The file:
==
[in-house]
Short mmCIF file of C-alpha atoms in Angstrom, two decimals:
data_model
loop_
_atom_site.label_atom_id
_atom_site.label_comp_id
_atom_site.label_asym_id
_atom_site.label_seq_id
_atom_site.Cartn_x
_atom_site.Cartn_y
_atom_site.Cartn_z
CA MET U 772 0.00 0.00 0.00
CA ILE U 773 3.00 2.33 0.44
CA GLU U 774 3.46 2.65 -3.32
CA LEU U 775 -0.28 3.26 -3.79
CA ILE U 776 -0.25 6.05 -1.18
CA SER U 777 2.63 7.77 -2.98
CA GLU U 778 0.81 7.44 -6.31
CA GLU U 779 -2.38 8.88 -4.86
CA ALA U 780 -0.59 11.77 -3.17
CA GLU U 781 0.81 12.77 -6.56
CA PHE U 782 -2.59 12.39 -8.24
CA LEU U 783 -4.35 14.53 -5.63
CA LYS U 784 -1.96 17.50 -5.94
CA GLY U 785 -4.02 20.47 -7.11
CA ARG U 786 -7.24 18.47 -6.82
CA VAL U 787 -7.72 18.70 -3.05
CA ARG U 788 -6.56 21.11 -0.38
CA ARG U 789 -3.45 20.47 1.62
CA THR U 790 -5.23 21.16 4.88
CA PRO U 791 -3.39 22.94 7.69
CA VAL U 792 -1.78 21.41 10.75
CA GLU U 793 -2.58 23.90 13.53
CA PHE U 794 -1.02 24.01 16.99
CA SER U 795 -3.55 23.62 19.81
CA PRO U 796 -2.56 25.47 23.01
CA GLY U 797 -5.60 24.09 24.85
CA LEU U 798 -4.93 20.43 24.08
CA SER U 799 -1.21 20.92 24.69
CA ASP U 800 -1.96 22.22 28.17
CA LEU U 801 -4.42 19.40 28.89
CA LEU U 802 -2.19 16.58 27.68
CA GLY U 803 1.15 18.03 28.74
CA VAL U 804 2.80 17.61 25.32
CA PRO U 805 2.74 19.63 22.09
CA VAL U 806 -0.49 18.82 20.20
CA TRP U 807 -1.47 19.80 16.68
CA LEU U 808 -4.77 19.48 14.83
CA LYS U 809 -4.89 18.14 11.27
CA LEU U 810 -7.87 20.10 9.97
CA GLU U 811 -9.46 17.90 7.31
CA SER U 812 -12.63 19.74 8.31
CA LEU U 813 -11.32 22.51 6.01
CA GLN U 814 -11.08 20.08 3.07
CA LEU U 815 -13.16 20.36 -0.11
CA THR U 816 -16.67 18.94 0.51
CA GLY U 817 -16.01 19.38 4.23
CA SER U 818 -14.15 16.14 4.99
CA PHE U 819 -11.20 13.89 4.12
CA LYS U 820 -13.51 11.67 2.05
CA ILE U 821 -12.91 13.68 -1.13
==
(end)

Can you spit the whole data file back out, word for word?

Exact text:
[in-house]
Short mmCIF file of C-alpha atoms in Angstrom, two decimals:
data_model
loop_
_atom_site.label_atom_id
_atom_site.label_comp_id
_atom_site.label_asym_id
_atom_site.label_seq_id
_atom_site.Cartn_x
_atom_site.Cartn_y
_atom_site.Cartn_z
CA MET U 772 0.00 0.00 0.00
CA ILE U 773 3.00 2.33 0.44
CA GLU U 774 3.46 2.65 -3.32
CA LEU U 775 -0.28 3.26 -3.79
CA ILE U 776 -0.25 6.05 -1.18
CA SER U 777 2.63 7.77 -2.98
CA GLU U 778 0.81 7.44 -6.31
CA GLU U 779 -2.38 8.88 -4.86
CA ALA U 780 -0.59 11.77 -3.17
CA GLU U 781 0.81 12.77 -6.56
CA PHE U 782 -2.59 12.39 -8.24
CA LEU U 783 -4.35 14.53 -5.63
CA LYS U 784 -1.96 17.50 -5.94
CA GLY U 785 -4.02 20.47 -7.11
CA ARG U 786 -7.24 18.47 -6.82
CA VAL U 787 -7.72 18.70 -3.05
CA ARG U 788 -6.56 21.11 -0.38
CA ARG U 789 -3.45 20.47 1.62
CA THR U 790 -5.23 21.16 4.88
CA PRO U 791 -3.39 22.94 7.69
CA VAL U 792 -1.78 21.41 10.75
CA GLU U 793 -2.58 23.90 13.53
CA PHE U 794 -1.02 24.01 16.99
CA SER U 795 -3.55 23.62 19.81
CA PRO U 796 -2.56 25.47 23.01
CA GLY U 797 -5.60 24.09 24.85
CA LEU U 798 -4.93 20.43 24.08
CA SER U 799 -1.21 20.92 24.69
CA ASP U 800 -1.96 22.22 28.17
CA LEU U 801 -4.42 19.40 28.89
CA LEU U 802 -2.19 16.58 27.68
CA GLY U 803 1.15 18.03 28.74
CA VAL U 804 2.80 17.61 25.32
CA PRO U 805 2.74 19.63 22.09
CA VAL U 806 -0.49 18.82 20.20
CA TRP U 807 -1.47 19.80 16.68
CA LEU U 808 -4.77 19.48 14.83
CA LYS U 809 -4.89 18.14 11.27
CA LEU U 810 -7.87 20.10 9.97
CA GLU U 811 -9.46 17.90 7.31
CA SER U 812 -12.63 19.74 8.31
CA LEU U 813 -11.32 22.51 6.01
CA GLN U 814 -11.08 20.08 3.07
CA LEU U 815 -13.16 20.36 -0.11
CA THR U 816 -16.67 18.94 0.51
CA GLY U 817 -16.01 19.38 4.23
CA SER U 818 -14.15 16.14 4.99
CA PHE U 819 -11.20 13.89 4.12
CA LYS U 820 -13.51 11.67 2.05
CA ILE U 821 -12.91 13.68 -1.13